“This shows something is flawed within the system of the ICC and we object to that,” he said.
He continued, “The intention (of the ICC) was to avoid any kind of impunity and ill governance and crime, but now the process has degenerated into some kind of race hunting.”
The Hague-based ICC, set up in 2002 to try the world’s worst crimes, insists it is an impartial body and is determined to continue with its case against Kenyan President Uhuru Kenyatta and others in Africa.
“The International Criminal Court will not be reacting to African Union resolutions,” ICC spokesman Fadi El Abdallah told the AFP news wire.
He pointed out that four out of eight cases under investigation in Africa were referred to the court by the countries themselves.
Also, 43 African countries signed the ICC’s founding Rome Statute, which 34 have ratified, “making Africa the most heavily represented region in the court’s membership.”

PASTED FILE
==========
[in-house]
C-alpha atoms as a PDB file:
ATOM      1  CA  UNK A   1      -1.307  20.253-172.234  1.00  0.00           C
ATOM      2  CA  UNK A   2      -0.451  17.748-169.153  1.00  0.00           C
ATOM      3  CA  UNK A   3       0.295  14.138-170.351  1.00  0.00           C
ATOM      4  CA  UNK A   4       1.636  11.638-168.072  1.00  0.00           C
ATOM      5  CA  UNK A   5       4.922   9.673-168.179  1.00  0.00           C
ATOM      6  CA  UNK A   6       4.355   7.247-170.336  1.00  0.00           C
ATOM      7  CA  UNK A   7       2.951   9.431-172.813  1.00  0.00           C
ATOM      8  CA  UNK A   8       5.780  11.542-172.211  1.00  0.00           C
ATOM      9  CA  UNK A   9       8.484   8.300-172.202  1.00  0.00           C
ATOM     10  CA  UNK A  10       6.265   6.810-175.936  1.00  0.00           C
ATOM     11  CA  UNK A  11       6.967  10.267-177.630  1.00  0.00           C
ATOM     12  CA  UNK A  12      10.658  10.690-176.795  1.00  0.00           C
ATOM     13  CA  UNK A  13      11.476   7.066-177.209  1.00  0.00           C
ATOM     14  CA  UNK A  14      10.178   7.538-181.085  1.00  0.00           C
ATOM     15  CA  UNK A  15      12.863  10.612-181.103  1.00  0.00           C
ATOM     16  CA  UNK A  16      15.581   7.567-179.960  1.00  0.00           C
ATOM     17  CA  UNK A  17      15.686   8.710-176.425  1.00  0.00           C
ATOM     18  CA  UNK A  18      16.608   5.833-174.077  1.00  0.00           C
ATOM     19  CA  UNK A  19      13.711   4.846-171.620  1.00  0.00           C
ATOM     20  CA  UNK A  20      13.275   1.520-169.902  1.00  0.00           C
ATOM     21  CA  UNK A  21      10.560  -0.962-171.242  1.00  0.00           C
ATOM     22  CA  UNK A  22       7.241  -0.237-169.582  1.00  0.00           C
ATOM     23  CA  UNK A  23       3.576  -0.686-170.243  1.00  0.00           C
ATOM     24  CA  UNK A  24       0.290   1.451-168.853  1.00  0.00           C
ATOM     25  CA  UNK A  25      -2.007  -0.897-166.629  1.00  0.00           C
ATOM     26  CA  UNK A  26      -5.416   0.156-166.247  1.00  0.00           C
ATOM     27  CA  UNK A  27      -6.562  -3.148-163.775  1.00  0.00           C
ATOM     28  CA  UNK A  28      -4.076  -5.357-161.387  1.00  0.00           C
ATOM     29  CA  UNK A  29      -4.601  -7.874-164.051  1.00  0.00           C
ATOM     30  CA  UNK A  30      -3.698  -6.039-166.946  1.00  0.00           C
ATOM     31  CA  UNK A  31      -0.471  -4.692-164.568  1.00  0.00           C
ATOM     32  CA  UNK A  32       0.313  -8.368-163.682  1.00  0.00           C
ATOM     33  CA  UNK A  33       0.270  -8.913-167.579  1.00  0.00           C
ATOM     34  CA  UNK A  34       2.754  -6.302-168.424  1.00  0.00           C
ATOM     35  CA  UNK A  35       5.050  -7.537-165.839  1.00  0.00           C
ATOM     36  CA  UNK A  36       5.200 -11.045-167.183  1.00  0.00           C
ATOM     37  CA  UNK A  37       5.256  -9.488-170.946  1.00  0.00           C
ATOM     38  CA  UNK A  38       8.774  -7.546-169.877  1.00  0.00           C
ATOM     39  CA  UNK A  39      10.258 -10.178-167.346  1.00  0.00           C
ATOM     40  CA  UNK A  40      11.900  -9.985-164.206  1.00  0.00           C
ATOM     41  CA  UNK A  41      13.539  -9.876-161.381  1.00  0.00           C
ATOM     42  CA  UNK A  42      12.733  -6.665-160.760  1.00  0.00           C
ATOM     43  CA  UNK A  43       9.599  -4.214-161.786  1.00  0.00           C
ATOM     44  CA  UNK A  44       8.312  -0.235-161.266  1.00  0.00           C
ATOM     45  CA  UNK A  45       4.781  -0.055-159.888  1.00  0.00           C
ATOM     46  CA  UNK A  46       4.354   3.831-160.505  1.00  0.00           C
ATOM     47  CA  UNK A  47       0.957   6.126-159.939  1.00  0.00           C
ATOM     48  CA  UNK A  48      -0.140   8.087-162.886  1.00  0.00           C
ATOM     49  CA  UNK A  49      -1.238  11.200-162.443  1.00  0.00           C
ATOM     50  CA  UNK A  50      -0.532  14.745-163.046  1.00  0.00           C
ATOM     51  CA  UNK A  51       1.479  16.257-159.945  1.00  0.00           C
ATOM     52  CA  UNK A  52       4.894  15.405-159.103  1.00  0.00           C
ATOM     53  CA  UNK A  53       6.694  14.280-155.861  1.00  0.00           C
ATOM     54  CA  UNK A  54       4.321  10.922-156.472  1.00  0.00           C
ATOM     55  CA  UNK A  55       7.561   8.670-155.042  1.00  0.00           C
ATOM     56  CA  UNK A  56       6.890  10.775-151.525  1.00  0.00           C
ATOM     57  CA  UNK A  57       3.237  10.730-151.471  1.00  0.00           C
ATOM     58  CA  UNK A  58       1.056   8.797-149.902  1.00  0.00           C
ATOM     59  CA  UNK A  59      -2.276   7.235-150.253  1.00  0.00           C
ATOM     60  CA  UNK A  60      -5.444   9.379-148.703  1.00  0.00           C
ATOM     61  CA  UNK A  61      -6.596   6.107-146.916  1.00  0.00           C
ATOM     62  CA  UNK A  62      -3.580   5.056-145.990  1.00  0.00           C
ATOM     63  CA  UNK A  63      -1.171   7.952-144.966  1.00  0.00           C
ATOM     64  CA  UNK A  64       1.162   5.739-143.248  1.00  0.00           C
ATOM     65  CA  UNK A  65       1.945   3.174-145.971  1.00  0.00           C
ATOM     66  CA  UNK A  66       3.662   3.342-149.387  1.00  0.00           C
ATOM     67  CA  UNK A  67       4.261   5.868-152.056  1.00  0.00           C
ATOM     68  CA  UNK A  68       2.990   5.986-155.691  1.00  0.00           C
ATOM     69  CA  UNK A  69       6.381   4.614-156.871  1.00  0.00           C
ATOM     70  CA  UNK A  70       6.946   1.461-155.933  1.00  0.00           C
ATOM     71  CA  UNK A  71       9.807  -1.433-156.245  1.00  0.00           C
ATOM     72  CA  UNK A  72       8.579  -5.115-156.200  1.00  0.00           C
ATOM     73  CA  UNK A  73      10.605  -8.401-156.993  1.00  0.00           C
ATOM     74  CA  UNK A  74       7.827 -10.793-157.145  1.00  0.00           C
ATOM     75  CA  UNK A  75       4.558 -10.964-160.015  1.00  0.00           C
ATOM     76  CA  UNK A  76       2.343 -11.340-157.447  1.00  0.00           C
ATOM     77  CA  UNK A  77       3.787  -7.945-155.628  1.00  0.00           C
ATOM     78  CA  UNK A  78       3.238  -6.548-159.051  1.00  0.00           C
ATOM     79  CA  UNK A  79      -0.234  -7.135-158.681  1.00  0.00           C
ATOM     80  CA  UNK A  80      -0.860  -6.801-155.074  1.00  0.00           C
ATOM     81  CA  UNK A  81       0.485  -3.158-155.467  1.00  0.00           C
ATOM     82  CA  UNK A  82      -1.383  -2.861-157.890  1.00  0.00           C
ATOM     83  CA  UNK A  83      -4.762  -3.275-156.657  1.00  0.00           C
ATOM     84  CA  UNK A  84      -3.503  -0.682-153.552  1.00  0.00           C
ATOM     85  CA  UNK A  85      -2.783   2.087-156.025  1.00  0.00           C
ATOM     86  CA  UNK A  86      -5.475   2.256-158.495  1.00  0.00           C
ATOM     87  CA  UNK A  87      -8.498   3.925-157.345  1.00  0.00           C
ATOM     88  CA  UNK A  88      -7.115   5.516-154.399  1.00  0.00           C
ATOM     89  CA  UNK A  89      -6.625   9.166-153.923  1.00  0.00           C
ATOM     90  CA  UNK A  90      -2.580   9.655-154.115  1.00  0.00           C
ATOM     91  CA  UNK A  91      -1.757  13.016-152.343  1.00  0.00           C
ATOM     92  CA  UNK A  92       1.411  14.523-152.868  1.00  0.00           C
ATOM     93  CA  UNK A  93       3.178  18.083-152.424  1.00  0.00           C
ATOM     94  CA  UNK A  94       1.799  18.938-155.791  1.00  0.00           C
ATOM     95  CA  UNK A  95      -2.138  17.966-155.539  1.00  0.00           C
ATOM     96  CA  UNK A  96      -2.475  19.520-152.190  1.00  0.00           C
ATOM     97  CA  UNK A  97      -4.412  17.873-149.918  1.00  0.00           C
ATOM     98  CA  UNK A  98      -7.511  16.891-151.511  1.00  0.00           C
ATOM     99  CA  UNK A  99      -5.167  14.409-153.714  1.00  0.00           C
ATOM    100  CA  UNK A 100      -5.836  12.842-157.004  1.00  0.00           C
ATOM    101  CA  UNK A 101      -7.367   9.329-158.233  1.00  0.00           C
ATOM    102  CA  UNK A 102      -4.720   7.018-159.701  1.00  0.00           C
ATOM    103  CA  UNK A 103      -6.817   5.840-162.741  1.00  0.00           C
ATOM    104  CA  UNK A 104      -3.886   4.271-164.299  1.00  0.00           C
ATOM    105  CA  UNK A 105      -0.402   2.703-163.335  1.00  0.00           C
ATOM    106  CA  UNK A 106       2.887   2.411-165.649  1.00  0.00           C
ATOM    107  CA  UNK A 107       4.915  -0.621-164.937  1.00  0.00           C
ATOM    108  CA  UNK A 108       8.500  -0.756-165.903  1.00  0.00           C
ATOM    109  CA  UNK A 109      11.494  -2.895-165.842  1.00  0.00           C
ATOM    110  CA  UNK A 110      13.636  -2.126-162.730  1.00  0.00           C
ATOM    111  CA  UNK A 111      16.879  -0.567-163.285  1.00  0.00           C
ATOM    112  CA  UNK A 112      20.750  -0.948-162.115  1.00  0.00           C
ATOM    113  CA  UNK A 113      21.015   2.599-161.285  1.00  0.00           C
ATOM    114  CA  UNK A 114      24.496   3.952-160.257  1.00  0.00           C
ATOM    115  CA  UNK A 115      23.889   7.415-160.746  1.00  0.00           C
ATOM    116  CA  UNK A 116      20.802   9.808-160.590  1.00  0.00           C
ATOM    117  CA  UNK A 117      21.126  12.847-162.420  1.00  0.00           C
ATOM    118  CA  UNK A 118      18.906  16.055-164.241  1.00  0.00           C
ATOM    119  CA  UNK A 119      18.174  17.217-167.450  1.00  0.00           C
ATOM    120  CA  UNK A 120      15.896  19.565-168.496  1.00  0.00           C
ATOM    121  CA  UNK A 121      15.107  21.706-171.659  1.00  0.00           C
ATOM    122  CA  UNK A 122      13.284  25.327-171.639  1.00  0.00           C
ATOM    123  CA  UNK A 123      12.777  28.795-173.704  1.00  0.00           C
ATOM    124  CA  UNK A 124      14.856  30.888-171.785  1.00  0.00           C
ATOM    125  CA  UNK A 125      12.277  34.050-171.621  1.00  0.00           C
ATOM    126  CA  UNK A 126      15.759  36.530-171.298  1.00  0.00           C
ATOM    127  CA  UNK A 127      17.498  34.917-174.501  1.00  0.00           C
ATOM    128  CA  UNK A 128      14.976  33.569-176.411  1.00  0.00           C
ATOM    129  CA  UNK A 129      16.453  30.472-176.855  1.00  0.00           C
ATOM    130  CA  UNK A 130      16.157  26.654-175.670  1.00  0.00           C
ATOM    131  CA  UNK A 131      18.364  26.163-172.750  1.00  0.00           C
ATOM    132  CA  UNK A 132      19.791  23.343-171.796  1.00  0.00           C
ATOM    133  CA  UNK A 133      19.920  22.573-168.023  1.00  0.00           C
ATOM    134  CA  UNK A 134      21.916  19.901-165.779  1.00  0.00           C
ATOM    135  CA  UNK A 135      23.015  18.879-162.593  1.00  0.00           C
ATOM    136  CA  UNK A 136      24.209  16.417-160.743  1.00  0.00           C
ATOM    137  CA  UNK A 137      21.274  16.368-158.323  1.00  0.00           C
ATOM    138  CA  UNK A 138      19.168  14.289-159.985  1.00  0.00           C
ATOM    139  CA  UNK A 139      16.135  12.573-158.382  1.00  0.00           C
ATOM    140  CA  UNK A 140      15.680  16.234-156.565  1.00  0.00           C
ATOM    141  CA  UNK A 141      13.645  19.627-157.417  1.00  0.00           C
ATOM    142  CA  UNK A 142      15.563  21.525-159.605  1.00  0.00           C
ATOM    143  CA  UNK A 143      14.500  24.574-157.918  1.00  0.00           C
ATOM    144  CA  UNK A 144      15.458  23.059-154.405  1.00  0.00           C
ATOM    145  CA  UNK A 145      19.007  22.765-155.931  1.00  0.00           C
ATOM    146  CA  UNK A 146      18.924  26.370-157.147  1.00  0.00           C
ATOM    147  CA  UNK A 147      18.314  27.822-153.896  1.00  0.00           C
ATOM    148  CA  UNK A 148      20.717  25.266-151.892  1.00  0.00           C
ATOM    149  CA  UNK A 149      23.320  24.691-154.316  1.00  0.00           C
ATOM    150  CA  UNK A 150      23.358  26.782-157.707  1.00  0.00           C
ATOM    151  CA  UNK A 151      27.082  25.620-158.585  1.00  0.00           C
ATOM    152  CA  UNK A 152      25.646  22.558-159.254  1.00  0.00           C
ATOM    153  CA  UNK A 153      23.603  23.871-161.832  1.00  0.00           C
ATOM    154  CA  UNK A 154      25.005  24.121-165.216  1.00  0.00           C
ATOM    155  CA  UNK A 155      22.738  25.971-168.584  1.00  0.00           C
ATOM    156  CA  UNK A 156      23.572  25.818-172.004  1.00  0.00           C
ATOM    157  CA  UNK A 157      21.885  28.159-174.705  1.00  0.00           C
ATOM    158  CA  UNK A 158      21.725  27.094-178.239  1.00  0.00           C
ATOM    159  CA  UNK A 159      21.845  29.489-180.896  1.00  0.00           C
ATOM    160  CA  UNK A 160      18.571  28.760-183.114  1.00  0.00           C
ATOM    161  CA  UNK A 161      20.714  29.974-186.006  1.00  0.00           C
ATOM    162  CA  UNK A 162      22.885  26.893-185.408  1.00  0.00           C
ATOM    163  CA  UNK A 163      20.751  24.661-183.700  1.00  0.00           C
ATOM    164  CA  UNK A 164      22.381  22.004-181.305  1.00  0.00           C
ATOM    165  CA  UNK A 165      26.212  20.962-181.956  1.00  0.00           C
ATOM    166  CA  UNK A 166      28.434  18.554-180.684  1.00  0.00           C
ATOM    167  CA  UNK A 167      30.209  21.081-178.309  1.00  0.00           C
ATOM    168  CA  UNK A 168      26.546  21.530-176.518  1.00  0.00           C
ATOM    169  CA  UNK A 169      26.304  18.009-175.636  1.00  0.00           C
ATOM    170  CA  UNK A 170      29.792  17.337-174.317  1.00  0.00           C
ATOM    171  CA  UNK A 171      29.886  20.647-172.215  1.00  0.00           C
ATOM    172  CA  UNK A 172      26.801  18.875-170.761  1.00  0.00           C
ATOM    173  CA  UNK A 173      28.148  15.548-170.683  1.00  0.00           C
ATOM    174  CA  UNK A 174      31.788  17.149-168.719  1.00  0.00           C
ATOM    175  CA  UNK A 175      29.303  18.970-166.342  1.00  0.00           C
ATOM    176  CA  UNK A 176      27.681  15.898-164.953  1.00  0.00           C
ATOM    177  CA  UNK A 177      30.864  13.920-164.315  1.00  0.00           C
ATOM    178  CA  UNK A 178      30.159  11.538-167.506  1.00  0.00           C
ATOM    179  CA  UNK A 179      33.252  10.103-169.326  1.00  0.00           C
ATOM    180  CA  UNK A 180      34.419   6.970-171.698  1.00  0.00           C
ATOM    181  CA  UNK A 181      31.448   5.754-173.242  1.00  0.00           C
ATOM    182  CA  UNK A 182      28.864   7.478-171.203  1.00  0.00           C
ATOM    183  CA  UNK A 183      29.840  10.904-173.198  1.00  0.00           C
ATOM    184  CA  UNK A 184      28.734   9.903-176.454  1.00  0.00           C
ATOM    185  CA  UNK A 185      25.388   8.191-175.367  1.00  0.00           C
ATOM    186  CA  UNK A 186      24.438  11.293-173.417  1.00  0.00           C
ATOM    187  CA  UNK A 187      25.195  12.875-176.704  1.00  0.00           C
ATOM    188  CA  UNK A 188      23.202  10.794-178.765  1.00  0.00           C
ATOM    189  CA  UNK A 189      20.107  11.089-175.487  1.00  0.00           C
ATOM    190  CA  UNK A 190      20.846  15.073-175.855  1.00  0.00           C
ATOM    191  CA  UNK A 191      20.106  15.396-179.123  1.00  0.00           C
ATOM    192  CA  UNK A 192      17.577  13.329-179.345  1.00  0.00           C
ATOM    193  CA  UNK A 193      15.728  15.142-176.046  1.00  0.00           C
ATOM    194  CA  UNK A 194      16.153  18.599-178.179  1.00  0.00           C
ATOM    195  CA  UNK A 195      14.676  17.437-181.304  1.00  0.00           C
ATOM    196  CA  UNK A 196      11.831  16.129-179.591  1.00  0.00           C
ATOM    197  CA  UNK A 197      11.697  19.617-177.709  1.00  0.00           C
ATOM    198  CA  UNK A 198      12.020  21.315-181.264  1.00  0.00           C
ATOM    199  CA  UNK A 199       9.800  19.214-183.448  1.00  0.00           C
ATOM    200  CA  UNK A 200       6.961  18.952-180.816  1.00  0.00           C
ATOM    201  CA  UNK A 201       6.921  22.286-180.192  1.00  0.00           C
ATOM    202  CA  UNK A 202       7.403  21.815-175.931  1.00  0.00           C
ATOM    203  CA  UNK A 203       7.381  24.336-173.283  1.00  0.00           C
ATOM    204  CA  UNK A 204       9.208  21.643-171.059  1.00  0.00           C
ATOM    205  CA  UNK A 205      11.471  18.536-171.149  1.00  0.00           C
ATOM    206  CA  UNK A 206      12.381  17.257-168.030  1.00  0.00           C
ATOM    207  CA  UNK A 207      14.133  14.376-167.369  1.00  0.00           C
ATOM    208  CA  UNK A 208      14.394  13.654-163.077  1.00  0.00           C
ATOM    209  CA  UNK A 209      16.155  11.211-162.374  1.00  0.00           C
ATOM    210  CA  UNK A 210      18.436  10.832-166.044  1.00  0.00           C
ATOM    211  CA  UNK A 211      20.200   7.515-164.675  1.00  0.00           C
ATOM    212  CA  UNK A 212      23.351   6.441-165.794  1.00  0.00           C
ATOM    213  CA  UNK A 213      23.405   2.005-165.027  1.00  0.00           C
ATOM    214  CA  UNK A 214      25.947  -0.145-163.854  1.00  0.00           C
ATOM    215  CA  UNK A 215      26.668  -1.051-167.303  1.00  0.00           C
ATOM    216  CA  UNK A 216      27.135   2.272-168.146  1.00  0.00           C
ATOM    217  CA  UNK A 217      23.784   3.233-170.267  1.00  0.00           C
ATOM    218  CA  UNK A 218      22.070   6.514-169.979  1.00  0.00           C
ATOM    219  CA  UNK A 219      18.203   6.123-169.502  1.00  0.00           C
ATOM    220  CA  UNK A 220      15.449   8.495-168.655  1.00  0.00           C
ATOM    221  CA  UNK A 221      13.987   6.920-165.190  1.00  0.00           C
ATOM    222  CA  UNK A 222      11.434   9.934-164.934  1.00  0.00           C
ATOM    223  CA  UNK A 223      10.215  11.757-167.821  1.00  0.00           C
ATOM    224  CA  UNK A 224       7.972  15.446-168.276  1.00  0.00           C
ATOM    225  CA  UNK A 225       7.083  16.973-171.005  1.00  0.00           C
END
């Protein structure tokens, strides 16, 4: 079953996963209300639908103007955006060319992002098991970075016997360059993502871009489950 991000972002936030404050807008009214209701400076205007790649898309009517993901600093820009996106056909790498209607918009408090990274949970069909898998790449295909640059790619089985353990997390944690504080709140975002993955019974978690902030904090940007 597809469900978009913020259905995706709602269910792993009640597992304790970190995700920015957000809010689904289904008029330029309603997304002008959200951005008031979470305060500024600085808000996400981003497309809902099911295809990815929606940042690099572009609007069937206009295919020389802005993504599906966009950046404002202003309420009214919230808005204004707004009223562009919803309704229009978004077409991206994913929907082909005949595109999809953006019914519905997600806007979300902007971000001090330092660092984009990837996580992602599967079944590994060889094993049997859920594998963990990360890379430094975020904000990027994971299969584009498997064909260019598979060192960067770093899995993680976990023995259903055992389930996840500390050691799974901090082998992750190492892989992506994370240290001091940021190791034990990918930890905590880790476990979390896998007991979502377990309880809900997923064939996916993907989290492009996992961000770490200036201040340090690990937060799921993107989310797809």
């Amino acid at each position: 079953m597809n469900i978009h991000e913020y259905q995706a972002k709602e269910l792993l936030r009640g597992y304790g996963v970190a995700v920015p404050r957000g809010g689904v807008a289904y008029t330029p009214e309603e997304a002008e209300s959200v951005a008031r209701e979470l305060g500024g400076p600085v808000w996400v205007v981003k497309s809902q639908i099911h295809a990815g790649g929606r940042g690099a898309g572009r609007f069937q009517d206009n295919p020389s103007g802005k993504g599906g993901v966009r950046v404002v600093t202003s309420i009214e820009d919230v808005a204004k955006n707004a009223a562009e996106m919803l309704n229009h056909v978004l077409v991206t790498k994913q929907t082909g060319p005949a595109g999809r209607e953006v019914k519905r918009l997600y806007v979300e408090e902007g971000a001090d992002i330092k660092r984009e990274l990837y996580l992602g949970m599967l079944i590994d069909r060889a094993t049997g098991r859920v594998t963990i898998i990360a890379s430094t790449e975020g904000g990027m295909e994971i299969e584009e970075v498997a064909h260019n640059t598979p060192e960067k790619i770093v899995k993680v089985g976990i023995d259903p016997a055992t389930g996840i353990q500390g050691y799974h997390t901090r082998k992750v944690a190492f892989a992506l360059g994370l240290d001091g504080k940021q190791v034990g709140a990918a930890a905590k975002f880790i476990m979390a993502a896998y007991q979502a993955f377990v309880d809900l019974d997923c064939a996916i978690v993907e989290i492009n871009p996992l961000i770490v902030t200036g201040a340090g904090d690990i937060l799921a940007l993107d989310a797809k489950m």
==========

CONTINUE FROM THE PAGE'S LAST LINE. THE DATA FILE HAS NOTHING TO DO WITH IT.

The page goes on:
Africans currently charged with crimes by the ICC include former Ivory Coast President Laurent Gbagbo and Sudan President Omar al-Bashir who defied an international arrest warrant to attend the summit in Addis Ababa. The ICC has charged Bashir with genocide over the conflict in Darfur.
AU Peace and Security Council head Ramtane Lamamra echoed those who questioned how the UN Security Council could refer Bashir to the ICC when three of its five permanent members—the U.S., Russia and China—had either not signed up to or not ratified the Rome Statute which established the ICC.
“How could you refer the cases of others while you yourself don’t feel compelled to abide by the same rule?” he was quoted to say.
African leaders have been reluctant to enforce ICC warrants or support the prosecution of their counterparts, some of whom enjoy broad support by nationals at home. Currently, the AU is opposed to the ICC trying Kenya’s President Uhuru Kenyatta on charges of crimes against humanity and wants the case moved back to Kenya.